A Primer on Non-Traded REITs and other Alternative Real Estate Investments
Published in the Alternative Investment Analyst Review, 2014.
In this paper we provide a brief overview of the ways to achieve real estate exposure and focus our analysis on alternative real estate investments. The term alternative real estate investment, as used in this paper, refers to real estate securities such as non-traded Real Estate Investment Trusts (REITs), private REITs, and Tenants-in-Common (TICs), which are often sold to but may be unsuitable for most retail investors. Some common problems of alternative real estate investments are: 1) their illiquid nature allows them to give investors an illusory sense of low price volatility, 2) their high fees and significant conflicts of interests may lead to a loss of shareholder value, and 3) their reliance on leverage to fund current dividend payments may hide their inability to pay future dividends. Limitations on publicly-available data oblige us to concentrate much of our discussion on non-traded REITs. Our analysis is relevant for the even less transparent private placement REIT and TIC market.
CLOs, Warehousing, and Banc of America's Undisclosed Losses
Collateralized Loan Obligations (CLOs) are issued by trusts which in turn invest the proceeds from issuing the CLO securities in portfolios of bank loans. This note explains the conflicts of interest created when an investment bank accumulates loans for potential securitization prior to the issuance of a CLO through a practice known as 'warehousing.' Warehousing appears to have resulted in some CLO trusts issuing securities without disclosing to investors that the securities had lost almost all their value because the CLO trust was committed to paying substantially more than the market value of the warehoused loans.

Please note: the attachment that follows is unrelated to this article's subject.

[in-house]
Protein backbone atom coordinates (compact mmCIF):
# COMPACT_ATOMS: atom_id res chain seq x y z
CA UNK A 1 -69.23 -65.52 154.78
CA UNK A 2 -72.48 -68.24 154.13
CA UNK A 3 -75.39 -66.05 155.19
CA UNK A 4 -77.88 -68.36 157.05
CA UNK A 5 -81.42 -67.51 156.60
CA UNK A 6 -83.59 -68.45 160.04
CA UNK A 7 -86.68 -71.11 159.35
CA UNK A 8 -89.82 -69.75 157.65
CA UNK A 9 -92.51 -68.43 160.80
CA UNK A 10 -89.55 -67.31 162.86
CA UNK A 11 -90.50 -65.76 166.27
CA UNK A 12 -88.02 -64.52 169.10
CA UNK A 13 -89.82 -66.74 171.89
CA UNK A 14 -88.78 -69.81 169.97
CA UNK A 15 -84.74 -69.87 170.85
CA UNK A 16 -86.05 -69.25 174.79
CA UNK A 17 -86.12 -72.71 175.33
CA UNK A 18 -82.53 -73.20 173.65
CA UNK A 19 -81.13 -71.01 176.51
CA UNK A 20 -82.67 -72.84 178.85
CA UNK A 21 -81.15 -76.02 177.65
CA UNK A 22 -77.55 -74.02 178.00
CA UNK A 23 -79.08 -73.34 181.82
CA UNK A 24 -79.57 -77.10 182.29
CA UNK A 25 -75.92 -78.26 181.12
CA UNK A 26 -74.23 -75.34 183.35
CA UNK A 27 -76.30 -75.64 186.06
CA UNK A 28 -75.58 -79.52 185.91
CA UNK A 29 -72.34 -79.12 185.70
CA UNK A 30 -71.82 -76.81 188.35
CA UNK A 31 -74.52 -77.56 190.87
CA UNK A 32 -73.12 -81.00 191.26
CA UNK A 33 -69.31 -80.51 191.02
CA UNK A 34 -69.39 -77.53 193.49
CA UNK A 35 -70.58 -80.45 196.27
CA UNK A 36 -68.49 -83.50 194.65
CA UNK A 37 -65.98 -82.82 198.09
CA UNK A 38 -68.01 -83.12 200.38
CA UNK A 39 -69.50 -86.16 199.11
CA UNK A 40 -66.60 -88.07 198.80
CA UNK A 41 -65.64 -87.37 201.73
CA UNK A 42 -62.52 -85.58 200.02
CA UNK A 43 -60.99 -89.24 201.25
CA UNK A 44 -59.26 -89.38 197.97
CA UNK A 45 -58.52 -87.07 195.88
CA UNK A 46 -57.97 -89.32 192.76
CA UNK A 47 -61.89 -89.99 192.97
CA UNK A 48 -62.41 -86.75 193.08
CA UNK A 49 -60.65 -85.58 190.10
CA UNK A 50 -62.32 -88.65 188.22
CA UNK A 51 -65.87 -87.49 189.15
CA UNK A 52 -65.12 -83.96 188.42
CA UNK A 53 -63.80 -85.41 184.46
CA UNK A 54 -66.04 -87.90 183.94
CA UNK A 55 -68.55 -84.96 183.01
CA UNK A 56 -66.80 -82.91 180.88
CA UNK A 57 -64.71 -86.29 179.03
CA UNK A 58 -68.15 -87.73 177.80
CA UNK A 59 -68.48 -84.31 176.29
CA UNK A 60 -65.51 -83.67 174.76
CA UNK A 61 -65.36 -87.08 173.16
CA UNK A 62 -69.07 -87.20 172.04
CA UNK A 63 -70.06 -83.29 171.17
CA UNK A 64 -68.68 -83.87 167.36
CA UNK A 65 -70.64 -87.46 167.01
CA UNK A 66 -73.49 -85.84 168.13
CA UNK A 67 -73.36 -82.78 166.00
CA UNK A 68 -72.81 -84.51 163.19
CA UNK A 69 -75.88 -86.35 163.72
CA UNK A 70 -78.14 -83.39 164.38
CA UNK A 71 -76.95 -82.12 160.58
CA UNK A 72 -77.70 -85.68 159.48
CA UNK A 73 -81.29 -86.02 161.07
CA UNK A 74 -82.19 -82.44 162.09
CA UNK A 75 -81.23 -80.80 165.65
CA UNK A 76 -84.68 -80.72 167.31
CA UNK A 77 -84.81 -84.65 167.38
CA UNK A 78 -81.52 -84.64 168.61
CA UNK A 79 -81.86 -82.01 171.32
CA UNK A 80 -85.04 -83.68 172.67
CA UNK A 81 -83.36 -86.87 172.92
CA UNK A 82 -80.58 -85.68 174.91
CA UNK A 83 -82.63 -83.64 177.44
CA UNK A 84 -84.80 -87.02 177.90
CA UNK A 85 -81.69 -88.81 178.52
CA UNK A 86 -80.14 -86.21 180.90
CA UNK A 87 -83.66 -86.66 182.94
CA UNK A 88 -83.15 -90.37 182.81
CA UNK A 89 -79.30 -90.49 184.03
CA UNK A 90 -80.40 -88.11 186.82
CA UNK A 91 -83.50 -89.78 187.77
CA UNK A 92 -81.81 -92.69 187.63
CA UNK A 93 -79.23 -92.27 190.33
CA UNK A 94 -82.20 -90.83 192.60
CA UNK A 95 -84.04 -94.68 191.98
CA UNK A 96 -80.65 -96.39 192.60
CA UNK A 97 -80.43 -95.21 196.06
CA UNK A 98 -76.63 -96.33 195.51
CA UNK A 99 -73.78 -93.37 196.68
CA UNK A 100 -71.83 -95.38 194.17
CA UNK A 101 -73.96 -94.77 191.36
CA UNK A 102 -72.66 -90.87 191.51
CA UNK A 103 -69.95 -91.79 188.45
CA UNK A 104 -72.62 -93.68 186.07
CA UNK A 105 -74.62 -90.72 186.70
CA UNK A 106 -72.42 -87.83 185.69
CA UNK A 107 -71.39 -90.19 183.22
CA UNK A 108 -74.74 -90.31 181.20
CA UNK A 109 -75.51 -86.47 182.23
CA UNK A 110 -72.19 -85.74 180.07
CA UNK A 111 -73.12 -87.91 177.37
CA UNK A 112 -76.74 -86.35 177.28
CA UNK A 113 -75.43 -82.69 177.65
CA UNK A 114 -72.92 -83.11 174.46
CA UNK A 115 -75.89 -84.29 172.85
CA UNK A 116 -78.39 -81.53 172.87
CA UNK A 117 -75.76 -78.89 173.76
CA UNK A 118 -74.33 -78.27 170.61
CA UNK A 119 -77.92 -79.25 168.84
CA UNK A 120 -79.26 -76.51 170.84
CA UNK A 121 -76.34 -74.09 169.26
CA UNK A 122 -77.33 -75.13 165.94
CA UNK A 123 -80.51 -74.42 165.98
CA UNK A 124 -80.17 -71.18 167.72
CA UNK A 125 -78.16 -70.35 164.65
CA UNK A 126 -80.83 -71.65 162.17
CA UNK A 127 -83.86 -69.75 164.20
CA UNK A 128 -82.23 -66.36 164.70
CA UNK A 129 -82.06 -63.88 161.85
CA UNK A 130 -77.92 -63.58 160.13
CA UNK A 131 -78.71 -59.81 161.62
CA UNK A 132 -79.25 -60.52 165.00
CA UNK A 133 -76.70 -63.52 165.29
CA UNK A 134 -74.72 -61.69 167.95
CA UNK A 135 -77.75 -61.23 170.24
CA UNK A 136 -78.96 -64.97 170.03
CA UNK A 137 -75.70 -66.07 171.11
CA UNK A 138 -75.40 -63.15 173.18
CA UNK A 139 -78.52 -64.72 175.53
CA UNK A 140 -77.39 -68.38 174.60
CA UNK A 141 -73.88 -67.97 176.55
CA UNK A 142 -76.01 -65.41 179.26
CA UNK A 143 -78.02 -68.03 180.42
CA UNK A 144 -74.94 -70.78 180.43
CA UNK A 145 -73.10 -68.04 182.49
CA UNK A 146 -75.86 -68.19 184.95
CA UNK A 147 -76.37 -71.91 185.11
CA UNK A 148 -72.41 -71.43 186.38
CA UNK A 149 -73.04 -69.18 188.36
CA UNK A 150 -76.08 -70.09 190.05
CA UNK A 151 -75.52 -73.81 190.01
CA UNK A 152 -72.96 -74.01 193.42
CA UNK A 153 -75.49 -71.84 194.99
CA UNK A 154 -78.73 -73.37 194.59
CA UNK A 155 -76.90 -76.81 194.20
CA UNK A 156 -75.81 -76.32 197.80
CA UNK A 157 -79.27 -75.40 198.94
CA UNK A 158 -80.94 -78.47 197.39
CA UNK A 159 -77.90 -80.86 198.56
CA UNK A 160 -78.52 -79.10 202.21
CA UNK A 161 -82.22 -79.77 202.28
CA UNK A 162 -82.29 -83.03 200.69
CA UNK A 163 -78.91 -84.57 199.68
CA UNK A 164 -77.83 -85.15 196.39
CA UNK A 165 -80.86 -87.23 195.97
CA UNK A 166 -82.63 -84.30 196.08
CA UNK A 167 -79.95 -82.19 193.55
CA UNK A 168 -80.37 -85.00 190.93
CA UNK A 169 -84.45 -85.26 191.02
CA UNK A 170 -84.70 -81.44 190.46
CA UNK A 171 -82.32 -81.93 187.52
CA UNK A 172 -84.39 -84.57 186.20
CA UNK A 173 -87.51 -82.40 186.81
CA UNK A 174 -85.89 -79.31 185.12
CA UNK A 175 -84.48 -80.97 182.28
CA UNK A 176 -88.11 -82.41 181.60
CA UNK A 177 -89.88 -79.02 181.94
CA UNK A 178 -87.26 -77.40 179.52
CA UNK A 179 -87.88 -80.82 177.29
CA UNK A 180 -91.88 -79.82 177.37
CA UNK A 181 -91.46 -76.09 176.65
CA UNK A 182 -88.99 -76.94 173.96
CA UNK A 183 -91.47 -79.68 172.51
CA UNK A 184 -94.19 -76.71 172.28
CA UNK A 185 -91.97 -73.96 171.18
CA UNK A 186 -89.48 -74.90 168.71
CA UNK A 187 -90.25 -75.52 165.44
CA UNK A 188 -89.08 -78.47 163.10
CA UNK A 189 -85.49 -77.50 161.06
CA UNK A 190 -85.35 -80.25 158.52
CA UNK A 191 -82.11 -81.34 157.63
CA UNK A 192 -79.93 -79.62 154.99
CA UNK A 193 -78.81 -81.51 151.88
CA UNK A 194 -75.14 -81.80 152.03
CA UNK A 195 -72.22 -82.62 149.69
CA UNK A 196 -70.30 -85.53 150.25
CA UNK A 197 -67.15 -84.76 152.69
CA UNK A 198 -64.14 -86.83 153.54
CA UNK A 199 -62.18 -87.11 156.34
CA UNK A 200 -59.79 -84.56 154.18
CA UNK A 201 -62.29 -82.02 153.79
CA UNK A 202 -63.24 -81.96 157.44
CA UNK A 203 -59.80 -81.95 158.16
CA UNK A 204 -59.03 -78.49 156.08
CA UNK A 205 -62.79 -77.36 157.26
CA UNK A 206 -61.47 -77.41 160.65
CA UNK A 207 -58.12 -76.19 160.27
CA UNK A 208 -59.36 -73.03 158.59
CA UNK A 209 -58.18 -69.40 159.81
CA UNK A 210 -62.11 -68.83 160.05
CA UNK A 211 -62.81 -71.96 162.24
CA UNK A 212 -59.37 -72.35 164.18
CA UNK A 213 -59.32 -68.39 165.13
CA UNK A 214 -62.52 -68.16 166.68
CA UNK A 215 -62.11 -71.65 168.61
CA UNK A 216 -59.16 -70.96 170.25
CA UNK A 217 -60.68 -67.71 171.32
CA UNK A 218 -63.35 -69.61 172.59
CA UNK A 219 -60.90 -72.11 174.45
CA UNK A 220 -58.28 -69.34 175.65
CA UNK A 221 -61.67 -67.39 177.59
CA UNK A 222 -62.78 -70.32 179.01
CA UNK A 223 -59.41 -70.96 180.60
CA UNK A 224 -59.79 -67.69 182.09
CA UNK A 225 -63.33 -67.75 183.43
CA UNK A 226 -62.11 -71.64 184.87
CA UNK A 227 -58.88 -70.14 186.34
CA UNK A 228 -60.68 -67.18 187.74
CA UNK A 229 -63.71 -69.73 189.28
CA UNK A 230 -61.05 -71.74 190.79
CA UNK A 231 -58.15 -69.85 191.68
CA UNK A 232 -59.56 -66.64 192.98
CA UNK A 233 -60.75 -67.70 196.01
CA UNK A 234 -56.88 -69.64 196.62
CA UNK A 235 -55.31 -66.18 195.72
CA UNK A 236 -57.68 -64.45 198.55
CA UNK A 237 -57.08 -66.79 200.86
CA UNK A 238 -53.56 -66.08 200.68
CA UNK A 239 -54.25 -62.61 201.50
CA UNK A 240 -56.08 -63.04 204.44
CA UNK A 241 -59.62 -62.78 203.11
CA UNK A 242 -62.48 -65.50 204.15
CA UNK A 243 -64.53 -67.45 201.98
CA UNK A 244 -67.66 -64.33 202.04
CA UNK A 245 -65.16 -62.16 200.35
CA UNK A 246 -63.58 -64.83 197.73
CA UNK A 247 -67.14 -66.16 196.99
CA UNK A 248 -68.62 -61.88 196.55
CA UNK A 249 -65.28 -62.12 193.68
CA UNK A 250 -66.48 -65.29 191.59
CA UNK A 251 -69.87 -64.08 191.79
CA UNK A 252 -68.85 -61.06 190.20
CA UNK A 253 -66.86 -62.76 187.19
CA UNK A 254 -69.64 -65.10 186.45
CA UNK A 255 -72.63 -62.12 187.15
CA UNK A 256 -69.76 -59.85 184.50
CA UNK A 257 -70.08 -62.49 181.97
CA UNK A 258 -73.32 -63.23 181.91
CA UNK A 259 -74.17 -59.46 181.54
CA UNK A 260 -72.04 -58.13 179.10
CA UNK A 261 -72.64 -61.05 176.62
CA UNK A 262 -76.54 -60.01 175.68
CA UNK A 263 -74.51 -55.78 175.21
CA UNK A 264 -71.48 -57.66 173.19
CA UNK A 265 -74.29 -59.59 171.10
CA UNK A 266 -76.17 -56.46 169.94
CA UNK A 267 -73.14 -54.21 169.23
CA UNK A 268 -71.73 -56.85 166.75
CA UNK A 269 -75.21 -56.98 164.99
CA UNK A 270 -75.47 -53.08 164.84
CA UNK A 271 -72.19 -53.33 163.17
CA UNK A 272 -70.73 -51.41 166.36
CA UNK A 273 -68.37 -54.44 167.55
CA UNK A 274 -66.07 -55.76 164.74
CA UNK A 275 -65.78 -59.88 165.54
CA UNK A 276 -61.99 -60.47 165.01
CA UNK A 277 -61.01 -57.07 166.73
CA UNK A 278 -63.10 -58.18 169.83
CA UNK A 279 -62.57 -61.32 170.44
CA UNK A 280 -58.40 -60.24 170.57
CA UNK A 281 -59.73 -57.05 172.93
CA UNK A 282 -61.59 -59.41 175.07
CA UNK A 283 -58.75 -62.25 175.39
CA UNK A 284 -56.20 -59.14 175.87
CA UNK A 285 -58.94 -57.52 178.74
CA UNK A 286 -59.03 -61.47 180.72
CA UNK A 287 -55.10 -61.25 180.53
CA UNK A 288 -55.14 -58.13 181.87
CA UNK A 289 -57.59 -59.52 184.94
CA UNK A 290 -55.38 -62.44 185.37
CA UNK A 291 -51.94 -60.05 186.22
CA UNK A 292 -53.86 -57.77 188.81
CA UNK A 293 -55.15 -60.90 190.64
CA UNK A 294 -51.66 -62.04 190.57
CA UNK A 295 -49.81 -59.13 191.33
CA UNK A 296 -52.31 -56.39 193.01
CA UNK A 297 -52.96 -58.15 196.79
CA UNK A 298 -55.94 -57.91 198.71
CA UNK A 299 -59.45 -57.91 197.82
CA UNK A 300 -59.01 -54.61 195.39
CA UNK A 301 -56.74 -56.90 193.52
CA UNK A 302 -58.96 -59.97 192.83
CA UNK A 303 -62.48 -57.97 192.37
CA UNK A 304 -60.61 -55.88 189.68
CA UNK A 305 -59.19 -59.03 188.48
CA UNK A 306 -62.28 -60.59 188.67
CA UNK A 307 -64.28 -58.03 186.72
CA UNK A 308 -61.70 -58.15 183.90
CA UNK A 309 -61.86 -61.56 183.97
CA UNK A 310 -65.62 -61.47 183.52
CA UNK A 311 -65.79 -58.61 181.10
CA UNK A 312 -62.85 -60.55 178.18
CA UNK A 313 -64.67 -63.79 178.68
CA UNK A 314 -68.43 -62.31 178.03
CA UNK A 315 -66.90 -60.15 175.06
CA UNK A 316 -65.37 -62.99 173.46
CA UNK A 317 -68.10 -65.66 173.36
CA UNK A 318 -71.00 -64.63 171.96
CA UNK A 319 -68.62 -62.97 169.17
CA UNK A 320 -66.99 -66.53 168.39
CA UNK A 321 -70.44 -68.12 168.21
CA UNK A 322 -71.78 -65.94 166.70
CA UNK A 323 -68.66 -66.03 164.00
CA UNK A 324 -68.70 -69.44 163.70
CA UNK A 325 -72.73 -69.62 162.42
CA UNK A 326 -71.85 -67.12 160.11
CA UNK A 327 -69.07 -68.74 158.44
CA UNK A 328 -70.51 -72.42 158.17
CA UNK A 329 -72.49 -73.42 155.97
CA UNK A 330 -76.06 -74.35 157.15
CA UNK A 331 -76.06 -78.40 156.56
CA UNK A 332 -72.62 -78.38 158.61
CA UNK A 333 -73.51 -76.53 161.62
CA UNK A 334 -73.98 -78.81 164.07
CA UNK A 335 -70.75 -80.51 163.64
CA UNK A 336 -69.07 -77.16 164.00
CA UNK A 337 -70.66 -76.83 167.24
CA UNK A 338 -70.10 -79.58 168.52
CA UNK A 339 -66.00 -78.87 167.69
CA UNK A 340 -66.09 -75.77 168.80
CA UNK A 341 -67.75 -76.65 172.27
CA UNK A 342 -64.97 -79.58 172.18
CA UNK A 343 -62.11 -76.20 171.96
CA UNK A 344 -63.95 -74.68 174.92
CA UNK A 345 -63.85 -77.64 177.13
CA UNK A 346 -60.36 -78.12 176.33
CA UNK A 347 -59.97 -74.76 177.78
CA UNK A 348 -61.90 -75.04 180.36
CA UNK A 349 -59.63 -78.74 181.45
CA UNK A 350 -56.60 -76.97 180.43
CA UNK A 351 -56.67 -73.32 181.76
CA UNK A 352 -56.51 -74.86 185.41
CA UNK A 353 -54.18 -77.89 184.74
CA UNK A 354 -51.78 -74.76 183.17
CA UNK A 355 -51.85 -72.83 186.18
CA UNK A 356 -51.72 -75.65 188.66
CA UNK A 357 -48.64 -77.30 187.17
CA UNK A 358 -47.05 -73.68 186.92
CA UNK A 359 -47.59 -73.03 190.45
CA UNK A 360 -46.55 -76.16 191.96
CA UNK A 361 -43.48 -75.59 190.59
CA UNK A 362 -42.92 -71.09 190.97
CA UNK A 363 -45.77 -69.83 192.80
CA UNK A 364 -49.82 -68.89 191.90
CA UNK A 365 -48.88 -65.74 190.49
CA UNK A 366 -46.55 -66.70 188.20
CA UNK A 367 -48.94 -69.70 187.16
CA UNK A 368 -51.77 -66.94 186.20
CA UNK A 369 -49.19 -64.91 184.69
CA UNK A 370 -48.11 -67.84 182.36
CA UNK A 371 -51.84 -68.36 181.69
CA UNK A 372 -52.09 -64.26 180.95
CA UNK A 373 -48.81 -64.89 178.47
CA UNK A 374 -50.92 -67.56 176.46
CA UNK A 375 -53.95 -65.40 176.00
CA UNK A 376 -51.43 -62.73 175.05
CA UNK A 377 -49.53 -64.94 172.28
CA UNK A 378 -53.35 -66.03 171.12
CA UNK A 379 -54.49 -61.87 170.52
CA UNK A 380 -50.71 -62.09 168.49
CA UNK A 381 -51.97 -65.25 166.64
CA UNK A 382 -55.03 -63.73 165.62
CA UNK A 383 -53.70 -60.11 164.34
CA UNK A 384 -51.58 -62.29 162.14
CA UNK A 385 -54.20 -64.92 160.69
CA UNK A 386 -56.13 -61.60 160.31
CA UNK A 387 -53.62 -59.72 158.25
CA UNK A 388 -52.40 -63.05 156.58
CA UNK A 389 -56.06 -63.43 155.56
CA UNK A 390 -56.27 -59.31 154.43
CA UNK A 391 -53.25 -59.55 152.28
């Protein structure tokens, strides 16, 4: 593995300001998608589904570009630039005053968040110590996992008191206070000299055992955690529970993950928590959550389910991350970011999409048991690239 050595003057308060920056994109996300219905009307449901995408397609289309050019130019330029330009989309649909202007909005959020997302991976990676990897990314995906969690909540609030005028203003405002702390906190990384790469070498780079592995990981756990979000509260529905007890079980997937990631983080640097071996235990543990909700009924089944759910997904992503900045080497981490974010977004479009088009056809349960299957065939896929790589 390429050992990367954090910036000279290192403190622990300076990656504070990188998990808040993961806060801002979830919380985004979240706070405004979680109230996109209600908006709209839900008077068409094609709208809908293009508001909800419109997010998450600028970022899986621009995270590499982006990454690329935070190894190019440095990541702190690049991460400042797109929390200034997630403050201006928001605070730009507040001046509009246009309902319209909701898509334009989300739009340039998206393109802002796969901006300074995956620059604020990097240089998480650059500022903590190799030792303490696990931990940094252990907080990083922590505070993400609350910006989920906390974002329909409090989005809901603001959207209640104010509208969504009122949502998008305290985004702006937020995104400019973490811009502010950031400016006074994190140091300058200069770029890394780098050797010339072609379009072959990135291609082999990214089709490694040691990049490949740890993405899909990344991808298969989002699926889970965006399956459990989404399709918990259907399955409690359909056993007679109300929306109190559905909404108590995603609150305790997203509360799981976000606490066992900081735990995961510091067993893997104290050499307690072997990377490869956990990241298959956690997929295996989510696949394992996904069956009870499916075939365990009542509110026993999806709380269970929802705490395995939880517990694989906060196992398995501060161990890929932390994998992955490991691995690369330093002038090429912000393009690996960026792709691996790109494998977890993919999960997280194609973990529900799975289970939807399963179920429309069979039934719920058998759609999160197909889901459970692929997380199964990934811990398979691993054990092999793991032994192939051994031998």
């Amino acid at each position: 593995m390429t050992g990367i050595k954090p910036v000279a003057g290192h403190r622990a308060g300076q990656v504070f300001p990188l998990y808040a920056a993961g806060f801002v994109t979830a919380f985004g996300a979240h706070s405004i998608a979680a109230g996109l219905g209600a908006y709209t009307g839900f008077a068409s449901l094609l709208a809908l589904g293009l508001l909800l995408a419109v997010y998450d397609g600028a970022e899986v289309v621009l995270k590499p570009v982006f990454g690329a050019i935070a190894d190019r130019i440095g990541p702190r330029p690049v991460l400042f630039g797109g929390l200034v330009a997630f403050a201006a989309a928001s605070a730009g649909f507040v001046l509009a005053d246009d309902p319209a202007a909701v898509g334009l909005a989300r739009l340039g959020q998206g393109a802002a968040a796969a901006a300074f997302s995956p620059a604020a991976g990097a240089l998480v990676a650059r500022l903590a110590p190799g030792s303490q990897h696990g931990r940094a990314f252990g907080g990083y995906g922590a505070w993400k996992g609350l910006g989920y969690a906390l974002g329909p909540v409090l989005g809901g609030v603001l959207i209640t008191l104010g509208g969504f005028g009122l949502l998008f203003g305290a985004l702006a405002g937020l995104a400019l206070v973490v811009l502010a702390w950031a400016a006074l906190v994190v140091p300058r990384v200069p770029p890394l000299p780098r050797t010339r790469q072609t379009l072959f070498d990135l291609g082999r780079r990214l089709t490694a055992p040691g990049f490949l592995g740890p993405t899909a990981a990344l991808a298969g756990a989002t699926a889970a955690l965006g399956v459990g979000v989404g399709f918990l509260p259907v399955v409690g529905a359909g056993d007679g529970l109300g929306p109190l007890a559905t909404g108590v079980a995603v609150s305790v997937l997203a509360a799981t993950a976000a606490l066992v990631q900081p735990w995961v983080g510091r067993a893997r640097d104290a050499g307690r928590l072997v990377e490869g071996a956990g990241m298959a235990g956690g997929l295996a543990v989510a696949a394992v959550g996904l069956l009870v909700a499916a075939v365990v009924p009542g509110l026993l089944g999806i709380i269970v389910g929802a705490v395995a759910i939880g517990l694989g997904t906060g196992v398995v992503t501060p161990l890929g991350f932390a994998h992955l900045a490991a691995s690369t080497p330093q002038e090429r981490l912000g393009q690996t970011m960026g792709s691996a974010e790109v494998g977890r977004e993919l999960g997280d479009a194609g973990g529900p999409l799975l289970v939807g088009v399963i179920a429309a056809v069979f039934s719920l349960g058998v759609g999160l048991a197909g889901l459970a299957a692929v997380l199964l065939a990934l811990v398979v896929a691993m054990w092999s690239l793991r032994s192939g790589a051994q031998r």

We provide two examples of such problematic CLO offerings in which Banc of America appears to have transferred at least $35 million of losses to investors in July 2007 and which ultimately led to approximately $150 million in losses in just these two CLOs. $35 million of those $150 million in losses occurred before Banc of America sold the securities to investors and only $115 million occurred after investors bought the CLO securities. The problem we identify is more widespread than Banc of America and broader than CLOs.